Speed limits aren’t just suggestions. They’re the law. And they exist to keep our roads safe, especially for vulnerable road users, like children and older adults, walking or cycling in their own neighbourhoods.
We now have four speed cameras that will take pictures of vehicles that exceed the posted limit. They’ll be set up on one of these streets with schools nearby:
- Longfields Drive
- École élémentaire catholique Pierre-Elliott-Trudeau
- St. Mother Teresa High School
- Longfields-Davidson Heights Secondary School
- Innes Road
- École secondaire catholique Béatrice-Desloges
- Bayshore Drive
- St. Rose of Lima School
- Katimavik Road
- Holy Trinity Catholic High School
- Watters Road
- St. Francis of Assisi School
- Ogilvie Road
- Gloucester High School
- Smyth Road
- Vincent Massey Public School
- Hillcrest High School
- École secondaire catholique Franco-Cité
- Meadowlands Drive W
- St. Gregory School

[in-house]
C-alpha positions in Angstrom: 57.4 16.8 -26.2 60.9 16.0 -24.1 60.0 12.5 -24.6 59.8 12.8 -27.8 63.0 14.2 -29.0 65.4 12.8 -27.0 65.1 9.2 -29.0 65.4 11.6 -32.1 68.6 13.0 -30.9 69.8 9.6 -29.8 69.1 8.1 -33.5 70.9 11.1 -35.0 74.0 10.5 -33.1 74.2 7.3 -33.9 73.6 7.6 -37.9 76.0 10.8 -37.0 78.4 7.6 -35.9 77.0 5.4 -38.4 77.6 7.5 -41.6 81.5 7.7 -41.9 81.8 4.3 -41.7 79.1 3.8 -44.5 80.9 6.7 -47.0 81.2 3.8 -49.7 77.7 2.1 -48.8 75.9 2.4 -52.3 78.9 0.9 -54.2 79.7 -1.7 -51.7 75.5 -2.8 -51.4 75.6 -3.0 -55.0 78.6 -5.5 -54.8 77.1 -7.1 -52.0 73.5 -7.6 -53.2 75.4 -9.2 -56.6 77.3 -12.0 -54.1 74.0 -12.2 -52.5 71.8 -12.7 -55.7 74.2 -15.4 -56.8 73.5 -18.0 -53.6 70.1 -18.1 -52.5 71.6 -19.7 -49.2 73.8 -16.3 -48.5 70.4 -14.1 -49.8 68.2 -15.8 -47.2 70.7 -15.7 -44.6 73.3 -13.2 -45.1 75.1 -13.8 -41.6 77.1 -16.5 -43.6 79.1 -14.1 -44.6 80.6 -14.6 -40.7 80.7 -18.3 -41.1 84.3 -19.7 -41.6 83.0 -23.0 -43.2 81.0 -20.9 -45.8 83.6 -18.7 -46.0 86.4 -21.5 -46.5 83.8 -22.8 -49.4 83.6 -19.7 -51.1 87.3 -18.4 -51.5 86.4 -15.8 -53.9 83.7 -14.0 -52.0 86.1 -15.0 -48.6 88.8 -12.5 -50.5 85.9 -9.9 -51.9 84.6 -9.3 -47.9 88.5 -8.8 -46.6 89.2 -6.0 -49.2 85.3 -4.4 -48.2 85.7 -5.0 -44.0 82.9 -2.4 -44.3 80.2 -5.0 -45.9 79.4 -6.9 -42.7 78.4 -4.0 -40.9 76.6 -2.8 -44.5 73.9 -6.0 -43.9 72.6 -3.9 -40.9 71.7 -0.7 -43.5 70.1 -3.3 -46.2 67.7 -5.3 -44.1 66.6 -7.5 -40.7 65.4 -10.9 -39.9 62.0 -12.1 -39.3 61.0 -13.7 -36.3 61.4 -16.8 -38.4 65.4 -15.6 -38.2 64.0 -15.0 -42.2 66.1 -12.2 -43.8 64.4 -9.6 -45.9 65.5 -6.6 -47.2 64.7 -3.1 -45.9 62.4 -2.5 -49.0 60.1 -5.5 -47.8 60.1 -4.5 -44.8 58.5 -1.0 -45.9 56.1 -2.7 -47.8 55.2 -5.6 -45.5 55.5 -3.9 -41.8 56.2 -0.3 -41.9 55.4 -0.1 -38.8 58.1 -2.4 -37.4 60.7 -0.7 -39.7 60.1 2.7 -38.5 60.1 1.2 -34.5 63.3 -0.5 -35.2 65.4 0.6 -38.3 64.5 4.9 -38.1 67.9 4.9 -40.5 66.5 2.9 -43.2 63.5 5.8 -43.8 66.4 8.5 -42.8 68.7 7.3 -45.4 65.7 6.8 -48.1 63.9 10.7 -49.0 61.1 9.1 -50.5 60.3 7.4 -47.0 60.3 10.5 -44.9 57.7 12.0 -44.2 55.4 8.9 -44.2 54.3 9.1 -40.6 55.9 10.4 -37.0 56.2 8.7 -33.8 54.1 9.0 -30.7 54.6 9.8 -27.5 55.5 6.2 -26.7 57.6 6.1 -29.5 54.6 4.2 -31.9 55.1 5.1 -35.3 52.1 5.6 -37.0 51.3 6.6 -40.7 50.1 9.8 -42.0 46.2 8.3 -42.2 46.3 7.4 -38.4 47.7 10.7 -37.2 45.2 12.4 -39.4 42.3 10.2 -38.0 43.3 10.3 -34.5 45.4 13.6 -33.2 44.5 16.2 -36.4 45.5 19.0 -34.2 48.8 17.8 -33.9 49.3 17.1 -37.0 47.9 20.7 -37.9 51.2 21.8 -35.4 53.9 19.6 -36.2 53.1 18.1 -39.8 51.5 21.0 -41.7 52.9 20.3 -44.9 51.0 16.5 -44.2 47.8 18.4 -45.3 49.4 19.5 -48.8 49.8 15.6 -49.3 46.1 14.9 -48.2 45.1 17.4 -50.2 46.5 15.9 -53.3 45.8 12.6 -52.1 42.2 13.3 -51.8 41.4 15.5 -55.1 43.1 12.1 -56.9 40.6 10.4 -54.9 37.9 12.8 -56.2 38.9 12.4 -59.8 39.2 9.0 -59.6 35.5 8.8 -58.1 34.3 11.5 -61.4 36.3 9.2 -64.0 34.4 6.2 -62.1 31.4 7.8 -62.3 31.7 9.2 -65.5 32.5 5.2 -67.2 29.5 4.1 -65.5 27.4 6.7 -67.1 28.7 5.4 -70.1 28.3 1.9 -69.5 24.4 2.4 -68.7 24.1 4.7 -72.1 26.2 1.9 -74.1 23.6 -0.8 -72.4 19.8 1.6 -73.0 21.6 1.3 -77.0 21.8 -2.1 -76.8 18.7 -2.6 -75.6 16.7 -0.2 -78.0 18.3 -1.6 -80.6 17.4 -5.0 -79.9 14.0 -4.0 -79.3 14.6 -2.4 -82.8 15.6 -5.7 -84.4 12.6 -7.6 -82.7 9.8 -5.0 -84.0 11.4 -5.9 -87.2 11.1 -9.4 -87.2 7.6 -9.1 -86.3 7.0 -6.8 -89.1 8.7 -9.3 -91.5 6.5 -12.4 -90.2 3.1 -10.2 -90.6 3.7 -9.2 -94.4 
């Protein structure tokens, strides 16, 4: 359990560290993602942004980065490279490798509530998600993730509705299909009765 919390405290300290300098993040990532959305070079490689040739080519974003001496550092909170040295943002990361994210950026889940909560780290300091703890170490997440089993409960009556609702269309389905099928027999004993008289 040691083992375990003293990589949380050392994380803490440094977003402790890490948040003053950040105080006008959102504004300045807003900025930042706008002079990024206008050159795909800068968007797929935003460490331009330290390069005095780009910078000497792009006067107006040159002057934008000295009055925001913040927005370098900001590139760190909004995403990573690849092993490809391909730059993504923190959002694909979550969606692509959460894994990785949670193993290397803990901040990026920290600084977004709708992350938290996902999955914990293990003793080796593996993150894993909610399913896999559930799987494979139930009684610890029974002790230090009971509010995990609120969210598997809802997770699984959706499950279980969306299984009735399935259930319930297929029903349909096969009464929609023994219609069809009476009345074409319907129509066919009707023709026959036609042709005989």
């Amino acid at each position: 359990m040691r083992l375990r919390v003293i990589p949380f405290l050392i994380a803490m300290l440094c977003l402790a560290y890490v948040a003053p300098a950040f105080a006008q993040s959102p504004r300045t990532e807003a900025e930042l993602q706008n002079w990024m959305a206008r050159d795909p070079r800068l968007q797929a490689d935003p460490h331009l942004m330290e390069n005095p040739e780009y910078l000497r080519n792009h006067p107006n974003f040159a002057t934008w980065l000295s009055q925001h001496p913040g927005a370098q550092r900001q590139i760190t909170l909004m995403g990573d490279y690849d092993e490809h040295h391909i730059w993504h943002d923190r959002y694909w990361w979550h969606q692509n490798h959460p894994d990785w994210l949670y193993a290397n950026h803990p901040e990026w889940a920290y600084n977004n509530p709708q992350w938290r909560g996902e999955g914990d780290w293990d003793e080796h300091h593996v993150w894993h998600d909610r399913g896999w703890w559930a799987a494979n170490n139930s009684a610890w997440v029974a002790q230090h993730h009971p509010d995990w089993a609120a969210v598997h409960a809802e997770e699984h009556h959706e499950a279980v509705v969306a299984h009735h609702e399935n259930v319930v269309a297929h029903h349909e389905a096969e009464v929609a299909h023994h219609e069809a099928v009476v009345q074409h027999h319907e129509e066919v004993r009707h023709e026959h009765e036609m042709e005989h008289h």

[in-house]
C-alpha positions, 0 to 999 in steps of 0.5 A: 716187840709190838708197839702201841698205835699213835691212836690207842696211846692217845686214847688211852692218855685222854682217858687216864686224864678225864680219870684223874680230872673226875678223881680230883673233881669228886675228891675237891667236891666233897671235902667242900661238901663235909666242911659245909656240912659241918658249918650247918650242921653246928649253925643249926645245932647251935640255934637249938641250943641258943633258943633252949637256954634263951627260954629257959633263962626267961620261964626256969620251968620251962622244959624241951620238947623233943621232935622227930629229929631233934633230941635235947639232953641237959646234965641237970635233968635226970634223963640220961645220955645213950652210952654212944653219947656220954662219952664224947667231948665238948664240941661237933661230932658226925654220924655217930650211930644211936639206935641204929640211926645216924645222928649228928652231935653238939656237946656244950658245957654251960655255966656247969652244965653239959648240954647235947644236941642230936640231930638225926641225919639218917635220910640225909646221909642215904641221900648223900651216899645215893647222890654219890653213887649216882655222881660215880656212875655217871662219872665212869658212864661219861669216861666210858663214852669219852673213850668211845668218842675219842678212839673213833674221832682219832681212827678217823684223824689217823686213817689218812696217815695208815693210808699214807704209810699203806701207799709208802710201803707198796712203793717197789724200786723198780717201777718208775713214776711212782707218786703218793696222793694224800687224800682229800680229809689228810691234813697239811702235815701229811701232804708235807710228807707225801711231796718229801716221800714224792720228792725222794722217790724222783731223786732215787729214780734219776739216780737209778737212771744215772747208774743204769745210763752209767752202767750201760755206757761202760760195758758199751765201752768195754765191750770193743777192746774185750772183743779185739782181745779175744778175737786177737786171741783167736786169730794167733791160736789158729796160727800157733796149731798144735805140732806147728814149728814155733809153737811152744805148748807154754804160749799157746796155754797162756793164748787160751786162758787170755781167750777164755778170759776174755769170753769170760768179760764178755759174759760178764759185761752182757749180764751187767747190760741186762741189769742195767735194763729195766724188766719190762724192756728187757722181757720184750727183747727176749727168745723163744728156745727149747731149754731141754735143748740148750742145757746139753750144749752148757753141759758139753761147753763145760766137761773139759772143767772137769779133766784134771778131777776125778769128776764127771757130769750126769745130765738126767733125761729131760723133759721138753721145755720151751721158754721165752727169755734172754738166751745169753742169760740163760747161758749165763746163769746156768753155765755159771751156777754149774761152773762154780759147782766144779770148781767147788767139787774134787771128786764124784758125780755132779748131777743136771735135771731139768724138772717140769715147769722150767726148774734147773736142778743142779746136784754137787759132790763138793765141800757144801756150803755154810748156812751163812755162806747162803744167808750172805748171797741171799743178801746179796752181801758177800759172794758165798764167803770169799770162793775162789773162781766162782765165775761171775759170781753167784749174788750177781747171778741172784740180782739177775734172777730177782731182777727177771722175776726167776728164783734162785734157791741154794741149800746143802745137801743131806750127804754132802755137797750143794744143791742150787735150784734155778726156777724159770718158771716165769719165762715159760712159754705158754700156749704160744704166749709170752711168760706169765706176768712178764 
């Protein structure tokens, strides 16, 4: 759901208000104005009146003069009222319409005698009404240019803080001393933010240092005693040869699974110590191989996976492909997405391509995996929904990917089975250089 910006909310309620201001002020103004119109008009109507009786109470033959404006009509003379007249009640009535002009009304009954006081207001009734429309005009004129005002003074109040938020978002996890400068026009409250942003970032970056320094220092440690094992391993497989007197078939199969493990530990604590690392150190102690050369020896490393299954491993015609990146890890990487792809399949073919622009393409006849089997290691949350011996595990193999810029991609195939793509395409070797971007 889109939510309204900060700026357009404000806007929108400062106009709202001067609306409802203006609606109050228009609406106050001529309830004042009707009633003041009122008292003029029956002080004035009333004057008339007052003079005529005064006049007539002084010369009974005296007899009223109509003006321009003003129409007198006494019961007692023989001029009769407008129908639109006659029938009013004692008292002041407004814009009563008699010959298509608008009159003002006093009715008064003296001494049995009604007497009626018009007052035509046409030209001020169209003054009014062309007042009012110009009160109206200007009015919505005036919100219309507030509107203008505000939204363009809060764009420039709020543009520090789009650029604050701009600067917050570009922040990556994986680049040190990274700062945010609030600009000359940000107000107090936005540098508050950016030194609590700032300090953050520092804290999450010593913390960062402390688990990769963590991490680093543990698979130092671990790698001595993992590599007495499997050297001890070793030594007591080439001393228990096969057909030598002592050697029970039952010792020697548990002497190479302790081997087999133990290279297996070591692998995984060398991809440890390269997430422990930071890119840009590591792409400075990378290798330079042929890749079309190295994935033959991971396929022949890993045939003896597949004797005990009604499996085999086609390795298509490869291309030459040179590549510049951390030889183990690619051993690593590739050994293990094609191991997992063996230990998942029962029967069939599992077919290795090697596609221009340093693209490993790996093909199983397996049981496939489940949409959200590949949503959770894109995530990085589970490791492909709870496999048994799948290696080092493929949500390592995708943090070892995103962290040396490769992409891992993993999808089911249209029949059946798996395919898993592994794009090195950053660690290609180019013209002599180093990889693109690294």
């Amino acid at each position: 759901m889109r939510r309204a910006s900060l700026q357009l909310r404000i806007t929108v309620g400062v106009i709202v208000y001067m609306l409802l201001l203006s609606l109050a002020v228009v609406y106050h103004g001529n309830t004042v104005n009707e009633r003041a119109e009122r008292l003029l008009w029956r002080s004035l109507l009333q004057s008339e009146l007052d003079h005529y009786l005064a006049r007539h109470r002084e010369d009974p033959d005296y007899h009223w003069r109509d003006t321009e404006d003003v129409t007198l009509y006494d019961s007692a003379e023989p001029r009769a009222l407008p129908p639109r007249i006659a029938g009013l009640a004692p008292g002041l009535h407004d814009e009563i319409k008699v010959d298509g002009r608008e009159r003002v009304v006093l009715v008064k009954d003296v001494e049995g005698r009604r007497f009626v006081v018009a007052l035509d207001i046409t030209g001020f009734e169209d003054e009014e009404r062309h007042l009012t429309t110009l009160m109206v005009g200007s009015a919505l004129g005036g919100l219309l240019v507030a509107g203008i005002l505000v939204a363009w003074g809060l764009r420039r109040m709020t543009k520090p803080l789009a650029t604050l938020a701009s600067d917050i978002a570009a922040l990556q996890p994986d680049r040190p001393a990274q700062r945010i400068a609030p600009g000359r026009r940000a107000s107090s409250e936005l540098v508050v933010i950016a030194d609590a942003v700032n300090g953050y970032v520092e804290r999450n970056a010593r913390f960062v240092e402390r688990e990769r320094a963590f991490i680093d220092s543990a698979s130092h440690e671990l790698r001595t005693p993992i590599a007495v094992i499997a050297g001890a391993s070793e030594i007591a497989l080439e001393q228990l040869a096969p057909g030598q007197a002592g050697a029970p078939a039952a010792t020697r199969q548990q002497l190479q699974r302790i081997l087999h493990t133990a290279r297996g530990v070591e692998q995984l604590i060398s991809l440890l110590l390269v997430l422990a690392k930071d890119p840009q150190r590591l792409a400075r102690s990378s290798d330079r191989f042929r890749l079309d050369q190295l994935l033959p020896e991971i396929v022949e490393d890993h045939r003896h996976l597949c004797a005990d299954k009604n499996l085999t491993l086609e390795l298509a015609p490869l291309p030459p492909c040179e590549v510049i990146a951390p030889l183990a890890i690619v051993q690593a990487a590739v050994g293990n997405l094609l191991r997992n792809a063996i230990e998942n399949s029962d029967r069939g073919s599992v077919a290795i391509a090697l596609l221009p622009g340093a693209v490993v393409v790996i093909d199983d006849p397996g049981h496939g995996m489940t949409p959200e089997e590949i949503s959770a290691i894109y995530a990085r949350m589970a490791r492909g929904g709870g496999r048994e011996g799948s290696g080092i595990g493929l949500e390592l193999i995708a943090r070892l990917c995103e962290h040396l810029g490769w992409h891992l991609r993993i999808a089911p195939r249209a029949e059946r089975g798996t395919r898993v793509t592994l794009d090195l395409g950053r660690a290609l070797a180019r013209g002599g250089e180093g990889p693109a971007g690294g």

The exact location isn’t a secret. Signage was installed in December to indicate the new cameras were coming. There are two fixed cameras and two that will rotate through the other locations. There are also signs posted wherever they’re set up that tell you when a municipal speed camera is in use. You can see where they’re located and learn more about the program by visiting automated speed enforcement.
They’re set to take photos of speeders beginning Monday July 13. If you’re travelling above the limit, you could get a ticket in the mail about a month later showing the date, time, location, a picture of your vehicle and the recorded speed. The ticket is mailed to the registered plate owner of the vehicle. Because the camera doesn’t attempt to identify the driver, there are no demerit points. But if a police officer catches you in the act, that’s a different picture.
The money collected through automated speed enforcement is reinvested back into road safety programs that are part of our Strategic Road Safety Action Program. It’s designed to help people think safety and act safely.